A member of the No More Deaths humanitarian group was arrested last week west of Tucson for allegedly harboring unauthorized immigrants. The arrest came hours after the group released a report accusing Border Patrol agents of destroying water jugs it leaves out for border crossers.
Scott Warren, 35, is accused of giving food and water over the course of three days to two people who crossed the border illegally and arrived at a building from where the group renders aid to people in distress.
Last Wednesday, Border Patrol agents were conducting surveillance on a building near Ajo known as “the barn,” when they saw Warren get out of his car and enter the building, according to court documents. Agents then saw him and two people who matched the description of two lost migrants talking outside the building before going back in.
Border Patrol agents did what they call a “knock and talk,” and identified the two people as Kristian Perez-Villanueva and Jose Arnaldo Sacaria-Goday, who had crossed into Arizona illegally, according to the criminal complaint filed in federal court.
The pair told agents they had researched online the best ways to cross the border illegally and got an address for “the barn,” which was identified online as a place where they could get food and water. The men coordinated a ride with a person in a white van, who took them to a Chevron station, where they used Wi-Fi to figure out where to go, the agents said in the complaint.
Warren met the men outside “the barn” and gave them food, water, beds and clean clothes, the complaint says.
“This case is outrageous and violates years of understanding between the U.S. Attorney’s Office, Border Patrol and No More Deaths,” said Bill Walker, Warren’s attorney. “There’s always been recognition of humanitarian aid to save lives; we’ve done this same thing for years.”
He said the barn is a multi-use building used by a number of humanitarian groups and organizations and, “It’s right in town, not some hidden artifact that they try to keep from the surveillance of the Border Patrol.”
According to Walker, there’s no evidence Warren tried to hide the two men from anyone.
The Border Patrol directed calls to the U.S. Attorney’s Office, whose spokesman said he couldn’t provide additional information since it’s an ongoing case.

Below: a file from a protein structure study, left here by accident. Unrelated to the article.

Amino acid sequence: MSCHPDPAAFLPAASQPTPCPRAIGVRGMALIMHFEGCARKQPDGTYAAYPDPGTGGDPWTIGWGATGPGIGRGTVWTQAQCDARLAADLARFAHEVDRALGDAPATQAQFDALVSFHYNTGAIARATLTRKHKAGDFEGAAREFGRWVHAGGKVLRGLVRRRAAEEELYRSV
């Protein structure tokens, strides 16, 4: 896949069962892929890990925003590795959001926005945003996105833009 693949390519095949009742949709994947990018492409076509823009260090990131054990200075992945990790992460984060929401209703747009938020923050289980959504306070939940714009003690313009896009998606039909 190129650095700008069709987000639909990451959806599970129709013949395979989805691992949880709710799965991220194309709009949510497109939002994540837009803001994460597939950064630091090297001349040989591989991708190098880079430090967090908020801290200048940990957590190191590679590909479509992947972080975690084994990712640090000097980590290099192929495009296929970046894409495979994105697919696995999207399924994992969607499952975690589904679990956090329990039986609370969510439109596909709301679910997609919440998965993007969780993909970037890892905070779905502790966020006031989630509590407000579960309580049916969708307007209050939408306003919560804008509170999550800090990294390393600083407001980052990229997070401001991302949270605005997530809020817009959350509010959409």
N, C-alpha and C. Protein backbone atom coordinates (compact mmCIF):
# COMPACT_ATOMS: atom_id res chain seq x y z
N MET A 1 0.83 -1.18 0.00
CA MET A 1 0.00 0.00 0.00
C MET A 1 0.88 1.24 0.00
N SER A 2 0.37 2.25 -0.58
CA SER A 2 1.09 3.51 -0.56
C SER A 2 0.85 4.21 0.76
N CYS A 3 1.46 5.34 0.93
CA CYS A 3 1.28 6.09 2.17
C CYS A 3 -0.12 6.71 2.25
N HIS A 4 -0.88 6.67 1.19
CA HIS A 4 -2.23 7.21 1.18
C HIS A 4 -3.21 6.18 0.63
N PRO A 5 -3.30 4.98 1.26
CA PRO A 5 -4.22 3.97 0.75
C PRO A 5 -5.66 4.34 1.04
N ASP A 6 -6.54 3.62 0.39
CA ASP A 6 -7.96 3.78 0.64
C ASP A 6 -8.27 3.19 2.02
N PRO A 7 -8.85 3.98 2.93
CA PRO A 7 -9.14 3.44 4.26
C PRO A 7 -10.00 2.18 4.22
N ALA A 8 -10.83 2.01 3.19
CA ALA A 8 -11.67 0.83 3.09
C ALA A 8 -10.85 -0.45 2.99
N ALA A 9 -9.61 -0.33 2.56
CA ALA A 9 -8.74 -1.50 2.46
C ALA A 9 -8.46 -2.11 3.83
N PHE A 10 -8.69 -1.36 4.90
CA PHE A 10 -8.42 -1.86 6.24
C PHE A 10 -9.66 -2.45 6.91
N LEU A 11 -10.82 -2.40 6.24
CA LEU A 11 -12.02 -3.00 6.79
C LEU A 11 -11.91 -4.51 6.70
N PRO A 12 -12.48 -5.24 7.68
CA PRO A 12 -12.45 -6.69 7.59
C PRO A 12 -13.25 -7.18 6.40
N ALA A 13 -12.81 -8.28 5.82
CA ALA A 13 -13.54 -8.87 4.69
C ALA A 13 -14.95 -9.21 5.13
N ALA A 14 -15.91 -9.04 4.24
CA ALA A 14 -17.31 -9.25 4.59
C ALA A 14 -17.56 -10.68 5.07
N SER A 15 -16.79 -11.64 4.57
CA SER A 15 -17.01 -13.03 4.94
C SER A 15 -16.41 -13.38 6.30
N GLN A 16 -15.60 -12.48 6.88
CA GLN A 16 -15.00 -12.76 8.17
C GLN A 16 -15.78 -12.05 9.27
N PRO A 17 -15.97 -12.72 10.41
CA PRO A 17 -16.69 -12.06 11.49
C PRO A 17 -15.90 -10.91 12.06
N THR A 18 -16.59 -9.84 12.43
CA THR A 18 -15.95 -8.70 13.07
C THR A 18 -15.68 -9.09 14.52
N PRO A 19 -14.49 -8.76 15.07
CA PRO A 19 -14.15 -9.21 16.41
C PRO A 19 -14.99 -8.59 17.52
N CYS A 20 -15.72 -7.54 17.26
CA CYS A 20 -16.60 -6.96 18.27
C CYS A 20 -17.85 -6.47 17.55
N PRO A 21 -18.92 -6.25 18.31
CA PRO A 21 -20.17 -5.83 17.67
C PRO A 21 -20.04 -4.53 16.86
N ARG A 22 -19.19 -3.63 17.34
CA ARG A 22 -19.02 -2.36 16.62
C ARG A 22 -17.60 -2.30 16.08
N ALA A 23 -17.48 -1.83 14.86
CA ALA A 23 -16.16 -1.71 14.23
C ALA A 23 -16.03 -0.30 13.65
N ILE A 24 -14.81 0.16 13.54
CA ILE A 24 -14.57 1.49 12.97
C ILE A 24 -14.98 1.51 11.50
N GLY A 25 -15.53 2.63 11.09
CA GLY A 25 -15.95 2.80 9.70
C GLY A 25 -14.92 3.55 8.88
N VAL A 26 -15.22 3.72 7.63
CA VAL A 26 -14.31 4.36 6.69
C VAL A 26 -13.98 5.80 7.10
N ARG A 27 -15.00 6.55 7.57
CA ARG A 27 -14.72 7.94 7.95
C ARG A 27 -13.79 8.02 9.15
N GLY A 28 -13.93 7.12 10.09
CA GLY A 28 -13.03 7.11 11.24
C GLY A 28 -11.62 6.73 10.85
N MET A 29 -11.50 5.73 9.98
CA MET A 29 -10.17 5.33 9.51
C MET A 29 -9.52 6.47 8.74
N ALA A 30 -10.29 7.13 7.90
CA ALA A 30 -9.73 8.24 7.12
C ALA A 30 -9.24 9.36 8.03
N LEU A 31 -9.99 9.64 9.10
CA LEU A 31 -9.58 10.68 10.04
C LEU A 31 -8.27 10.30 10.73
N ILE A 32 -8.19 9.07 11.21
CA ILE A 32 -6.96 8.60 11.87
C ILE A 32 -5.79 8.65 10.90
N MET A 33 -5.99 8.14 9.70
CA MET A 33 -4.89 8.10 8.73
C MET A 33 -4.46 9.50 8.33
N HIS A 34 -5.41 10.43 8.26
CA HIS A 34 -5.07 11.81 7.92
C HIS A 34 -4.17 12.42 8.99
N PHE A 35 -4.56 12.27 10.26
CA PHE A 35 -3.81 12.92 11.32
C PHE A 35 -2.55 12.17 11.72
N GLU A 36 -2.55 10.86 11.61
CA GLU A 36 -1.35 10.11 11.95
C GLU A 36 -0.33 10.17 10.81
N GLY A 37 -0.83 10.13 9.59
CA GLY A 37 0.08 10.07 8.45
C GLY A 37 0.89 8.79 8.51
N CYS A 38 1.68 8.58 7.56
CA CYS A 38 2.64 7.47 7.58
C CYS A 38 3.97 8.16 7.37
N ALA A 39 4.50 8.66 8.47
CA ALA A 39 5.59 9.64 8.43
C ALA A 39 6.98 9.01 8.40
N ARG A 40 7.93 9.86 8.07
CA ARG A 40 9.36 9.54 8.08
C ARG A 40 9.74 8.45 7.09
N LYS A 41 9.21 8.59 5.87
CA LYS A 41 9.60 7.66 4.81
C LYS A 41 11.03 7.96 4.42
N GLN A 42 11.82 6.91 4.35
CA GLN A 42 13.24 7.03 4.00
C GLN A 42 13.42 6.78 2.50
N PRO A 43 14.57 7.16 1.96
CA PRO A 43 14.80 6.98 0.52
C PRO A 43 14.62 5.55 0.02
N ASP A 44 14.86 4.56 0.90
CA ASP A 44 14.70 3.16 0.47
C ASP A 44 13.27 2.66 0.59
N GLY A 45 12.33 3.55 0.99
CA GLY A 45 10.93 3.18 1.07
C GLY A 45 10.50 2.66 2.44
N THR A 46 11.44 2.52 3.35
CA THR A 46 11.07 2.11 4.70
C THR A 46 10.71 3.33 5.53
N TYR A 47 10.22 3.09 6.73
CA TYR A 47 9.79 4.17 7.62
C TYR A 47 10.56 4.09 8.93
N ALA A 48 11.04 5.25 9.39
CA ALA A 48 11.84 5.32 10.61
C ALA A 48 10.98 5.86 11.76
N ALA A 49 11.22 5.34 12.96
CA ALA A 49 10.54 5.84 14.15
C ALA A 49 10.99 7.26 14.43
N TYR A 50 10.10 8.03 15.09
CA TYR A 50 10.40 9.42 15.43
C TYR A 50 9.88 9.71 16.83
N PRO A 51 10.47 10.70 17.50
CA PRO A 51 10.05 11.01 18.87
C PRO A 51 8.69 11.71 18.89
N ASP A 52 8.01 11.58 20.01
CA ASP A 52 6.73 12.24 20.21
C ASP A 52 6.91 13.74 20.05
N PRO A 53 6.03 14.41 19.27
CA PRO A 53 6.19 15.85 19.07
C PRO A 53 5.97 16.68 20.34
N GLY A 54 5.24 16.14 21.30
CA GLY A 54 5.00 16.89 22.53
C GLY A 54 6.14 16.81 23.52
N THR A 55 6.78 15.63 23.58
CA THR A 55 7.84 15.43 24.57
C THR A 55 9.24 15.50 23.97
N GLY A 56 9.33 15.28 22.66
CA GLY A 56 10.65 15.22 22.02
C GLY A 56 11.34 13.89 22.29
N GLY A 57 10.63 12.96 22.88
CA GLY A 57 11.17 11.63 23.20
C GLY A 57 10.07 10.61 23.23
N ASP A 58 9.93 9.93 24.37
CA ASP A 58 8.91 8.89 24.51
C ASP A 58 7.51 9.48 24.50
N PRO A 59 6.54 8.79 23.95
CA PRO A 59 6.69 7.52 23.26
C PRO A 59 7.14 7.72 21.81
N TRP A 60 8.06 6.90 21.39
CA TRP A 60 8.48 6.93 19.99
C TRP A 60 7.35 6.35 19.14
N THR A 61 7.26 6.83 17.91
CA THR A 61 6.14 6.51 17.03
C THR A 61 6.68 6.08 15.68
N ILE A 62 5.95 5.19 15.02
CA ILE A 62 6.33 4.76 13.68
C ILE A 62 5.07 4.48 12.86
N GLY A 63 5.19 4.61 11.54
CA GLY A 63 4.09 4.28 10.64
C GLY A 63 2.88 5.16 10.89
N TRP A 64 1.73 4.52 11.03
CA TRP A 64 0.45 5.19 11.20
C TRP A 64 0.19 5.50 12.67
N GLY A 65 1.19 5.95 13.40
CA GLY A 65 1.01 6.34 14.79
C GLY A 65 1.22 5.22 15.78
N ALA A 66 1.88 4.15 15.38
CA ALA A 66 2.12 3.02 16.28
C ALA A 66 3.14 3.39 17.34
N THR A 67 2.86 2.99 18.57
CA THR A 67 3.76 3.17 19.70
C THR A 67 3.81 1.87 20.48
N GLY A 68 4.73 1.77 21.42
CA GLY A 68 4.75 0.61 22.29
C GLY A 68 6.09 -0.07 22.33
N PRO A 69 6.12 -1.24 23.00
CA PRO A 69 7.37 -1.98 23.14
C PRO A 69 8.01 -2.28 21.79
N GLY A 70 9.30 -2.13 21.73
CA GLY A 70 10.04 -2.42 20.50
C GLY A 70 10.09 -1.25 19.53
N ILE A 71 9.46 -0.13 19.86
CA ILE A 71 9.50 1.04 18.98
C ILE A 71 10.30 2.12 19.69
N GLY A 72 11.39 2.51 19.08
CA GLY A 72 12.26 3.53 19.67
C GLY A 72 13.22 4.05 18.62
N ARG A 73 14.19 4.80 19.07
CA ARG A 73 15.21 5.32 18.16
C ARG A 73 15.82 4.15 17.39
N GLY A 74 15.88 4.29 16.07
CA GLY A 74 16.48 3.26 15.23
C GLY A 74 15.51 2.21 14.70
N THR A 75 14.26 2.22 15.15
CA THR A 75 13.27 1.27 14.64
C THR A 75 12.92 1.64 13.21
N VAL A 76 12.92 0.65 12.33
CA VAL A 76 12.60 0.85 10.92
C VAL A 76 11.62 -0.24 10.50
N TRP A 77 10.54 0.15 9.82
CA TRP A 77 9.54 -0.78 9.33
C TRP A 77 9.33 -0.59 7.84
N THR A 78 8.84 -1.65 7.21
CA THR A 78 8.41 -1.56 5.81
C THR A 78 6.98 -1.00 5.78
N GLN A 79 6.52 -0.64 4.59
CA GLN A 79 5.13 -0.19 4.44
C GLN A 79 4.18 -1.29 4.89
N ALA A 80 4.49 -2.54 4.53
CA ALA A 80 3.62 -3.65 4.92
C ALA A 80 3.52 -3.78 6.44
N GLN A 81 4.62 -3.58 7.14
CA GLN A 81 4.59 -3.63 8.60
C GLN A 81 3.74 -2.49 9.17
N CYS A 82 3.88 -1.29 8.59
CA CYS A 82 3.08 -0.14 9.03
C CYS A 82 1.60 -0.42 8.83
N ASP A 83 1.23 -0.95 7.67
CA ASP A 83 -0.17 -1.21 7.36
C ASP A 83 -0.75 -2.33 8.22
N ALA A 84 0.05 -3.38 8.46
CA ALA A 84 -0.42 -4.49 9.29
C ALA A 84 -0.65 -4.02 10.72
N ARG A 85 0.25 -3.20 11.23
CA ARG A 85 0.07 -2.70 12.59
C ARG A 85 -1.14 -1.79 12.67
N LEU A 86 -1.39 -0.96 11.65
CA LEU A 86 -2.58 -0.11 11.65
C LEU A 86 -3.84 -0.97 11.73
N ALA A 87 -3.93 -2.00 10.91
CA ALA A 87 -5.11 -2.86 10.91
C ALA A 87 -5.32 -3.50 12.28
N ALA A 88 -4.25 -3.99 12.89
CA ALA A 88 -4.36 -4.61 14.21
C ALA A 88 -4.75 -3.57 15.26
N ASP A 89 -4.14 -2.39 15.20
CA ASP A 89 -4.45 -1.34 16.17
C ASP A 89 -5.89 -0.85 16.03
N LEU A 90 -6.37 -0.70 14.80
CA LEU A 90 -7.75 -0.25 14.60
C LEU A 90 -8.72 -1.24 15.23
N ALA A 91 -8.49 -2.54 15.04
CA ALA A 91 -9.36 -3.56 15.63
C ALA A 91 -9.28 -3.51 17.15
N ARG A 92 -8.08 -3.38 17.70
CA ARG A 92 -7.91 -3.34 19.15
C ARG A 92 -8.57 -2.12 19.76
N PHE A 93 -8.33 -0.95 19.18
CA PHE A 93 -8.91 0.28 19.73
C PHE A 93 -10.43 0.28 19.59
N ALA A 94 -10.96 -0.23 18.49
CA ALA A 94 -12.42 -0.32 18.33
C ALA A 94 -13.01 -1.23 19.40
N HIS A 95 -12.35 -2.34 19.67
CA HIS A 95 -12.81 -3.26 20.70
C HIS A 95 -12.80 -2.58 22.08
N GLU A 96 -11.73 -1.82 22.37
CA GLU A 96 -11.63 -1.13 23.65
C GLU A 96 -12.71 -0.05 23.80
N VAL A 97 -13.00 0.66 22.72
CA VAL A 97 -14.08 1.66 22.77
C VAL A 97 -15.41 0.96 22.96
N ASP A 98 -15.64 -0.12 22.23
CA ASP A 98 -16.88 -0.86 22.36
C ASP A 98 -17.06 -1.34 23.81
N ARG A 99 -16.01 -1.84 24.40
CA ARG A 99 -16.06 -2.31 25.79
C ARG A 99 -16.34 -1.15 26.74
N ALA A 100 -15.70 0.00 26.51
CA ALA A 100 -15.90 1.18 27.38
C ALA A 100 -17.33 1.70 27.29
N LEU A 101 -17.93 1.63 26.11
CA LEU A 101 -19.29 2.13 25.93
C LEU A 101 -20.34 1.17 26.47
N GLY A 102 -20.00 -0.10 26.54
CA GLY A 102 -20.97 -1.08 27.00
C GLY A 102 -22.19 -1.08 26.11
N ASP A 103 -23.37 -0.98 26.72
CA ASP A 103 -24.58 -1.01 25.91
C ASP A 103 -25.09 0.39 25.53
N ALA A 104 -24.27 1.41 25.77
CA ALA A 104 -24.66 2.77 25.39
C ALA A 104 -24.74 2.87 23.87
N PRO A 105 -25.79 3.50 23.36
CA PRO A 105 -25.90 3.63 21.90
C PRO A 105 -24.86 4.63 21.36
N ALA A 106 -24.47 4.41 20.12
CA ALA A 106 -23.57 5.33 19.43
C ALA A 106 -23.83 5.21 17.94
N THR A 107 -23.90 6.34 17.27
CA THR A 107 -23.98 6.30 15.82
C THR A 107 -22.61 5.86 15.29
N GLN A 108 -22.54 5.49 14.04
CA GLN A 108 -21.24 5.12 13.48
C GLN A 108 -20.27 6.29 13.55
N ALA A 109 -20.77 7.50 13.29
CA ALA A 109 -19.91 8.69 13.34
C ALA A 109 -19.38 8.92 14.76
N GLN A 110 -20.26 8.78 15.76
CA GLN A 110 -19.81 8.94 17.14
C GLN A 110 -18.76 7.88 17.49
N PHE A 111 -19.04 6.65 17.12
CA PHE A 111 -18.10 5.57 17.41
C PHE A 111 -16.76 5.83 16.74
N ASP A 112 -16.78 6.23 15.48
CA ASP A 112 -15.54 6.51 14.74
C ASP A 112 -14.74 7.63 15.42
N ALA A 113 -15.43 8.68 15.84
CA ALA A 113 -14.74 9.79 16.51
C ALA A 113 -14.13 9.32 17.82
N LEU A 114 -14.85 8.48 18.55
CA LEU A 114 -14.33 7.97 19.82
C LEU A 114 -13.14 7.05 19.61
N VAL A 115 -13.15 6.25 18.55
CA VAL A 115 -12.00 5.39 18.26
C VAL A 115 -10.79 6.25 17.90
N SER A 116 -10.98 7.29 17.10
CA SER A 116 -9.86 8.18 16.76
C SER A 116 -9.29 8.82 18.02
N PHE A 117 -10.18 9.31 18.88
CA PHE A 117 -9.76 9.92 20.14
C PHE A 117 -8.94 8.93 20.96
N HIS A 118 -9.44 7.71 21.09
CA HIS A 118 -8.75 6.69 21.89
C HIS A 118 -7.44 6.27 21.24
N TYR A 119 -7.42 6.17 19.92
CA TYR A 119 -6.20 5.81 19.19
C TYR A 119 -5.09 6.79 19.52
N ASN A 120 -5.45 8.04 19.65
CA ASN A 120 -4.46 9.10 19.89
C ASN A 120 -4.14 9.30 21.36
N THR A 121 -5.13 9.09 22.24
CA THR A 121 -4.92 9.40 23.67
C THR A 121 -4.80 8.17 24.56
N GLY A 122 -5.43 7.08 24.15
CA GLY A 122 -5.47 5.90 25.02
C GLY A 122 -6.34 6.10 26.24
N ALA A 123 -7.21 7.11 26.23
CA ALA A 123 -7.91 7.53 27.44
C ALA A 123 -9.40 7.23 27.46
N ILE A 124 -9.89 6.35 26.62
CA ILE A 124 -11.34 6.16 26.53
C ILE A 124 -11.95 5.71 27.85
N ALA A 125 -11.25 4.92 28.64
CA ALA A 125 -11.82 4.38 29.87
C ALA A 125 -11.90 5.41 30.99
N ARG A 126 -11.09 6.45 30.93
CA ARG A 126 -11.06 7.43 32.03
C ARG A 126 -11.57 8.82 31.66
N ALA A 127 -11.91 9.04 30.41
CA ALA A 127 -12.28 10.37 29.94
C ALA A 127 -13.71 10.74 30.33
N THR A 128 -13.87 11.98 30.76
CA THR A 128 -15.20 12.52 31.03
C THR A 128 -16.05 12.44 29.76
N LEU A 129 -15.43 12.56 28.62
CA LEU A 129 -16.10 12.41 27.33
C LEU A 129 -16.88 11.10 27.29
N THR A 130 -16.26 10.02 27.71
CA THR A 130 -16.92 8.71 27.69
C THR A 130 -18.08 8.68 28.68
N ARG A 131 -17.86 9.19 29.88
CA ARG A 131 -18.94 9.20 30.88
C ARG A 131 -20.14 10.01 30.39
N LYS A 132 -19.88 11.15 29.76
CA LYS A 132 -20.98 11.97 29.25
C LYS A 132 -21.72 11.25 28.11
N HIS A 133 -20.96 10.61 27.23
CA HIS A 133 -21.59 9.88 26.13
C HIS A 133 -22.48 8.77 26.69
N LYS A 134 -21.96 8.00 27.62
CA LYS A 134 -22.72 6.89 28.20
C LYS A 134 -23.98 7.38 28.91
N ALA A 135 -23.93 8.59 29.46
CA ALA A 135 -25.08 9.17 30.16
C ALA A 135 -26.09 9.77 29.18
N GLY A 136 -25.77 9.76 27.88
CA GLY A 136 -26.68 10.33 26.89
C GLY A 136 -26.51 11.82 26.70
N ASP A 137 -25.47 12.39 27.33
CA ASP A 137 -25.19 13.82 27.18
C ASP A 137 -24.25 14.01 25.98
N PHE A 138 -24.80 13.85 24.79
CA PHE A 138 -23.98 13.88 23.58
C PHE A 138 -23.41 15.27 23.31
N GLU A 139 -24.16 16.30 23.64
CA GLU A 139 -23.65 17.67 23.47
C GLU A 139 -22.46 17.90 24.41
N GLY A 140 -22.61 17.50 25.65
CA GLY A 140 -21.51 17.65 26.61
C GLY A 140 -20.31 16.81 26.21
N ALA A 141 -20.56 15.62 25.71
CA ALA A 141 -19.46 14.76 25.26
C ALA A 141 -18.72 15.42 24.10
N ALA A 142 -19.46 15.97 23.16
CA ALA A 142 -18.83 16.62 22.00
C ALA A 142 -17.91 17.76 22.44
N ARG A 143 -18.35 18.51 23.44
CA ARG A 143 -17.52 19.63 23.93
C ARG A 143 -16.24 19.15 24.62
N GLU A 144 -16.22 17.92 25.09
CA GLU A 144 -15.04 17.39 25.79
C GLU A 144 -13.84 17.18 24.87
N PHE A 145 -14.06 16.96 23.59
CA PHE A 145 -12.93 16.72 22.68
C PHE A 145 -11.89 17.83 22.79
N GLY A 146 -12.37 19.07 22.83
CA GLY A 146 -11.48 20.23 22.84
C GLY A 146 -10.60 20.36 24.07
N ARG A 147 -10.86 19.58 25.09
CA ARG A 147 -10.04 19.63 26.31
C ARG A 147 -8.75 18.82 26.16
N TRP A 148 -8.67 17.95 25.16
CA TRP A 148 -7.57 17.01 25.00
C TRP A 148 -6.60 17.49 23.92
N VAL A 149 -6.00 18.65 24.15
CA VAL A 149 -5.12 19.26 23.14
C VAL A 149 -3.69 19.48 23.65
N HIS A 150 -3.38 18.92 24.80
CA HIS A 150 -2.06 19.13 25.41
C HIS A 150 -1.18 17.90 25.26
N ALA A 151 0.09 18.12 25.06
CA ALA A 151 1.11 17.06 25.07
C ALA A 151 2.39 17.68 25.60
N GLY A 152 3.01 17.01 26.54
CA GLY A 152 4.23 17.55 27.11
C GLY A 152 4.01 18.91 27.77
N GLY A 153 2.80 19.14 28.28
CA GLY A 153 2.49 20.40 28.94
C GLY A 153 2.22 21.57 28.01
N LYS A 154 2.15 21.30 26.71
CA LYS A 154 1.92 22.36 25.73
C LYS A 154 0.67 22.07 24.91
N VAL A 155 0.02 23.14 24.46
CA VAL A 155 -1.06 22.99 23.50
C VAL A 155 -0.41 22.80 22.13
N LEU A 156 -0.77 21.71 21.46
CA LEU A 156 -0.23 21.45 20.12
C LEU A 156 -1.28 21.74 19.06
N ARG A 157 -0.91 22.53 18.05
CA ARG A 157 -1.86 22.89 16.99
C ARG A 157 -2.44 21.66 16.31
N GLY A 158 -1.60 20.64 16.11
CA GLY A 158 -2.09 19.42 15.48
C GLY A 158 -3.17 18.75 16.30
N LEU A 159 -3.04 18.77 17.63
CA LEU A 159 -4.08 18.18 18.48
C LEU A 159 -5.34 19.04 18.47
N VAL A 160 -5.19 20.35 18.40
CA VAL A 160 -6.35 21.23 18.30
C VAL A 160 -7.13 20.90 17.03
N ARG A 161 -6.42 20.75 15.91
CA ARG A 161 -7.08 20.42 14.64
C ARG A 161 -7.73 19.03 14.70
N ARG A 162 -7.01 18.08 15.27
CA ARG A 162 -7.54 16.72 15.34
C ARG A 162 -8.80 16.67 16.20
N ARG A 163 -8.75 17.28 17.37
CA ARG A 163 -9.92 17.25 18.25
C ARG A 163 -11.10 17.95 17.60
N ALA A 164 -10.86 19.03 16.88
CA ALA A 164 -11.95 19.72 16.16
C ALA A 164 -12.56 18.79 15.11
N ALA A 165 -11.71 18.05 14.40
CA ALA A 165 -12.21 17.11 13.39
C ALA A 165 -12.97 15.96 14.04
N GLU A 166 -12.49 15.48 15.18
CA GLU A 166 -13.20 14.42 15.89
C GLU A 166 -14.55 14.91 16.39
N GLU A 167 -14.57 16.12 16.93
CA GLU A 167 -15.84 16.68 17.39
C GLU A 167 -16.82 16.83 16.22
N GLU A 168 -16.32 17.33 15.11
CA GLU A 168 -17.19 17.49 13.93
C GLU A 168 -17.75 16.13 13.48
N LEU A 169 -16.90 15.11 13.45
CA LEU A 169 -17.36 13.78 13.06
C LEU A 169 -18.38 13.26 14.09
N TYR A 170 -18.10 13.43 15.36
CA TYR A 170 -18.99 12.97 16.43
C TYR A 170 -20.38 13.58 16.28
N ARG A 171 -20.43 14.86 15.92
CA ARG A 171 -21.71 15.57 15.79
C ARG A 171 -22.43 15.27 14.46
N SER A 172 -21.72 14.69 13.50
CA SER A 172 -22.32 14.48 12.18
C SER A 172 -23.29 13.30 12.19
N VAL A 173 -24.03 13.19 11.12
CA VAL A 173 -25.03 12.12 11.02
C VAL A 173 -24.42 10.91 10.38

The No More Deaths group and Walker said they view the timing of the arrest as suspicious since it happened hours after No More Deaths released a video that went viral. It showed border agents vandalizing humanitarian aid.
The Border Patrol’s policy is to leave humanitarian aid untouched, said Agent Chris Sullivan, a spokesman for the agency’s Tucson Sector, in a response last week. “We do not condone or support the destruction or tampering with humanitarian provisions.”
The arrest happened in one of the most deadly corridors for illegal border crossers, said Lee Sandusky, a spokeswoman and volunteer with No More Deaths.
In 2017, of the 58 humans’ remains recovered along the border, about half were found in that region, she said, adding it’s “an area with an extremely high need for humanitarian aid.”
This was not the first time Warren has gotten in legal trouble in connection with his humanitarian efforts. On June 1, 2017, he was arrested on suspicion of two misdemeanor counts of using a motor vehicle in a wilderness area and for leaving or discarding “personal property” — water jugs, canned food and green milk crates with food and toiletries — at the Cabeza Prieta National Wildlife Refuge. Warren told federal wildlife officers he didn’t know he was driving into a protected area.
This is also not a first for No More Deaths. In June, the Border Patrol arrested four men suspected of crossing the border illegally at one of their camps in Arivaca. At that time, a No More Deaths spokesperson said the search was the first time agents had entered the camp with a warrant. The group also said it had an agreement with the Border Patrol dating to 2013 not to interfere with humanitarian-aid efforts.
And in 2006, a federal judge dismissed indictments against two No More Deaths volunteers who were charged with transporting people who crossed the border illegally to get medical care.